The Grittiness of Giving

There’s a story about Jesus that describes him healing 10 lepers. During that time and in that culture, having leprosy meant that you were an outcast of society in every way possible. So Jesus heals 10 lepers, and only 1 comes back to thank him.

Sometimes helping people is difficult and thankless…even from the people we help. When you’ve volunteered with Safe Families, do any of these situations sound familiar?

  • You’re helping a parent in a job search. You keep giving ideas, leads and resources, but the parent isn’t following up and is missing interviews.
  • The 5 year old child you’re hosting continues to struggle with defiance to basic house rules and is regularly withdrawn and sad. Mom is in a 30-day drug rehab program and unable to help.
  • You’re a family coach and your host family is caring for an infant while the parent is working on securing housing. You’re helping to set up visits, but mom has been a no-show the last two times and only texts you about it after the fact with minimal regret or apology.

It’s vastly important to keep a couple things in mind with Safe Families when things are hard, when the grittiness of giving gets…gritty.

  1. The vast majority of parents we serve are really trying. They really love their kids and want to be the best parents they can be. They may have had poor role models or they are terribly under-supported and under-resourced.
  2. You, and all of our volunteers, are asked to do a hard, counter-cultural thing: care for a child like your own that you are not seeking to make your own and not get compensated for.

How are we able to maintain the right spirit, attitude and practice of serving & giving?

A couple of things can bubble to the surface that can help us: how we view ourselves and how we view others. Regarding ourselves, we need to come to grip with our bad motivations and replace them with good motivations. Some bad motivations are things like having a rescue mentality or a martyr mentality. We think we can swoop in and save the day with someone who is “disadvantaged.” Or, we want everyone to notice how much we do and how well we love other people. Both of these are rooted in pride and selfishness. A verse I cling to is 2 Corinthians 5:15, “and he (Jesus) died for all that those who live might no longer live for themselves but for him who for their sake died and was raised.”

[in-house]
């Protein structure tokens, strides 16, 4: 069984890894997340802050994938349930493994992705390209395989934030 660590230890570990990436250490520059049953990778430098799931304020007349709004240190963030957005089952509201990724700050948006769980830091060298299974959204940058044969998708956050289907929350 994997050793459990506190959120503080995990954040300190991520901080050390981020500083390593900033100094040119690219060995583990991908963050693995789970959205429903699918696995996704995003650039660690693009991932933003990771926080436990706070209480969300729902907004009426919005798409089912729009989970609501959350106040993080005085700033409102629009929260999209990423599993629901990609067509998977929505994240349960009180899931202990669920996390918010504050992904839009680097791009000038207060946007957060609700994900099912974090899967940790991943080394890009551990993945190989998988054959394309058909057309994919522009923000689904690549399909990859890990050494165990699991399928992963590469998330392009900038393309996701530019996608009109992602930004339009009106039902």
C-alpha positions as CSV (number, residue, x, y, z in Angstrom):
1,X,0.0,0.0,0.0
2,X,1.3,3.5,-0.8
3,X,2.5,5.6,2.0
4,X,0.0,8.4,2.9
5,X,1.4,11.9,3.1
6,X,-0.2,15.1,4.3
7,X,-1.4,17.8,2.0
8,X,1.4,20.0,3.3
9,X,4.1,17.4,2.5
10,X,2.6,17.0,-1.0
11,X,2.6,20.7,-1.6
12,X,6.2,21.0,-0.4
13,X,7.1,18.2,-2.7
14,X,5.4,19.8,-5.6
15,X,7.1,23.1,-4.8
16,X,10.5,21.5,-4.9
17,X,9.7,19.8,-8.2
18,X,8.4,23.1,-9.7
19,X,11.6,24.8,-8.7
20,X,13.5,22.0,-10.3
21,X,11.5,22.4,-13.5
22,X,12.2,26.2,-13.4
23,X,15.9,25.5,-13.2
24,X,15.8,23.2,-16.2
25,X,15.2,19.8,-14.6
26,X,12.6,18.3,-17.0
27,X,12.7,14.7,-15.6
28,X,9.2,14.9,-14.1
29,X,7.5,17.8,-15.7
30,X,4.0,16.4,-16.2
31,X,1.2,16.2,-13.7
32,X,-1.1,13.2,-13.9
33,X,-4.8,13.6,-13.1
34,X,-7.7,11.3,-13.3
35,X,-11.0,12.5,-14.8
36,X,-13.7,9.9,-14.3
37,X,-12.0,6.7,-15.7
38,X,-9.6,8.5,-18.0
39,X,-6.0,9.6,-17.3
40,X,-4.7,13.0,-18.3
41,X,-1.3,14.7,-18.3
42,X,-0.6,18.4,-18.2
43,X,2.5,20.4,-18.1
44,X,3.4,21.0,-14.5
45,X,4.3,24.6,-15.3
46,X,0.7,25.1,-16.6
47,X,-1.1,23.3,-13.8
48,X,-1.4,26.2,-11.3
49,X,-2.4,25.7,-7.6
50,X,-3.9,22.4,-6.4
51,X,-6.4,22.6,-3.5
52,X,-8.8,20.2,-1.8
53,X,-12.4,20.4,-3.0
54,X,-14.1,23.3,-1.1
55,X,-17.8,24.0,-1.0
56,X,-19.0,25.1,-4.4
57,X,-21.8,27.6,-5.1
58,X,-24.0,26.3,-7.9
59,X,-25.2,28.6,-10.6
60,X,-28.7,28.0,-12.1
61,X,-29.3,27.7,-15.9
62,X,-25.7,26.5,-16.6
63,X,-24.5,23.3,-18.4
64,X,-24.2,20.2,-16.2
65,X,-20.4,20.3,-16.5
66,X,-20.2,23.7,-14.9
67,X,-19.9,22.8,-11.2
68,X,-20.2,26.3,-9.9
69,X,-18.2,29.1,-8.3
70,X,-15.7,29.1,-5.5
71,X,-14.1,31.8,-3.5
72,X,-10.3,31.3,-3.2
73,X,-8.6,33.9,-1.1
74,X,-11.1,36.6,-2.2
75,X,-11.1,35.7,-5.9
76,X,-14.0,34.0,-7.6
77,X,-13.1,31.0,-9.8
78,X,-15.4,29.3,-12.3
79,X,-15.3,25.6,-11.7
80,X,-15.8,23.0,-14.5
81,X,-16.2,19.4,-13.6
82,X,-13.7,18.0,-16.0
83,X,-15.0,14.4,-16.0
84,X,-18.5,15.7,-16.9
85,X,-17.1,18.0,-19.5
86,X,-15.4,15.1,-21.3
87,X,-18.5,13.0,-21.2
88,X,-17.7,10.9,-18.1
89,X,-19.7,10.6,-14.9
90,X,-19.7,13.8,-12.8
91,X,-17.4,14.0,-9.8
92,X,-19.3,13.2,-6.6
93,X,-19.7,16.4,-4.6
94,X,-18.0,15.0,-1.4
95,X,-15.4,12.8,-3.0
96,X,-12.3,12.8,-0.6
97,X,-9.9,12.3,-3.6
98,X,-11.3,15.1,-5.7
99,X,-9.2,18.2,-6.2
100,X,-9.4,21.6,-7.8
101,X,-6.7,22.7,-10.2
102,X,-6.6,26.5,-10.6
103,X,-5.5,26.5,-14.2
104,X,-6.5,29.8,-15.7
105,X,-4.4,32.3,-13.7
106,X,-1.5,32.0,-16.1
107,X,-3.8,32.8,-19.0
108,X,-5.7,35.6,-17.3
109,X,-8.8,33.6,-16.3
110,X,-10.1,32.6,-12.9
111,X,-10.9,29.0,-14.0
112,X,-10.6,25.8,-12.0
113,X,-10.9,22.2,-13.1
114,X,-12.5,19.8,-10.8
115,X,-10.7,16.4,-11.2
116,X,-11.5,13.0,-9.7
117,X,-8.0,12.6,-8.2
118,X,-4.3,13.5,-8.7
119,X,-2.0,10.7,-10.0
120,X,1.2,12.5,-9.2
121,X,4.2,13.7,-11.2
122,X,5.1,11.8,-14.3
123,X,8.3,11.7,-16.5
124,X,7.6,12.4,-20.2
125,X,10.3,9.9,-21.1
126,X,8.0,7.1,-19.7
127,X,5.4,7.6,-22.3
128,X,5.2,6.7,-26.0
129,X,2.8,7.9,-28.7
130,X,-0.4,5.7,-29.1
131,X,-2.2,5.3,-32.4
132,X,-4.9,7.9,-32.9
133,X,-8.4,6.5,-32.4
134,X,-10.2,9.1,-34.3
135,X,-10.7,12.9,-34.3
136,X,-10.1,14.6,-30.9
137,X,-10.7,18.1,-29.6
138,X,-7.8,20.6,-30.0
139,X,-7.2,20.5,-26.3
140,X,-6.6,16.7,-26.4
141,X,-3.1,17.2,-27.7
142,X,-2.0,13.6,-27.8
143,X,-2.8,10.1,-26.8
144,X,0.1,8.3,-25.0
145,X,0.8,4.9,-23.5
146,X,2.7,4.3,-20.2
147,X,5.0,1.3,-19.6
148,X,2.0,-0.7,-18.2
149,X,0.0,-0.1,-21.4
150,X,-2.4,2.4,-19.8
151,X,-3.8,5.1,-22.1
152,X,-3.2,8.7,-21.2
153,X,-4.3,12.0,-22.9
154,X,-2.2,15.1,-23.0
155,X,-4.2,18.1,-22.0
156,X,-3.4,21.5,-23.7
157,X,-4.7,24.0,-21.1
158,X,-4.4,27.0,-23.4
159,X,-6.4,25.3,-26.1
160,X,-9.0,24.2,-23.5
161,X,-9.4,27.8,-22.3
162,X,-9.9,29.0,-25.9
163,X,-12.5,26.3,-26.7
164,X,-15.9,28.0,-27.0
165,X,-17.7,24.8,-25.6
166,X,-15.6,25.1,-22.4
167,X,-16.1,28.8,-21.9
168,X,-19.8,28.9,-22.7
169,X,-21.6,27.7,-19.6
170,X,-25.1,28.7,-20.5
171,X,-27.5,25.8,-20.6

Jesus died so we didn’t have to be selfish! Our good motivation for serving comes from new life in Jesus, remembering that he’s the savior and that his sacrifice – not ours – is sufficient. We need to change how we measure success, not based on what another person does (because we can’t control anyone but ourselves). With this mindset. Safe Families has a 100% success rate – because every hosting, friending, coaching or supporting we do is someone saying “yes”…and that type of faithfulness is successful.

Now, how do you really view others who are struggling? Are there prejudices that get exposed? Do you expect people to flip a lightswitch and suddenly change from decades or generations of unhealthy and destructive habits and untrusting outlooks? We so easily forget where so many of these families are coming from and the mountain of struggle that’s in front of them. We have to tell ourselves to be content with slow growth. We have to be vitally connected to a support community (other SFFC volunteers, friends, pastors, etc.) where we can be honest and receive encouragement and support.

I was at a conference recently and a presenter said, “Hope is found in very small things.” Not the big things, but the small ones: a word, a phrase, a better attitude, arriving on time, a quick response.

Hope is found in 1 leper out of 10 coming back to say “thank you.”

There will be many here on this earth that will use you, take advantage of you and not appreciate all you do. But one day, you will get to stand before the Lord Himself and hear “Well done, my good and faithful servant.”

by Ryan Mobley, Director of central and southern Illinois chapters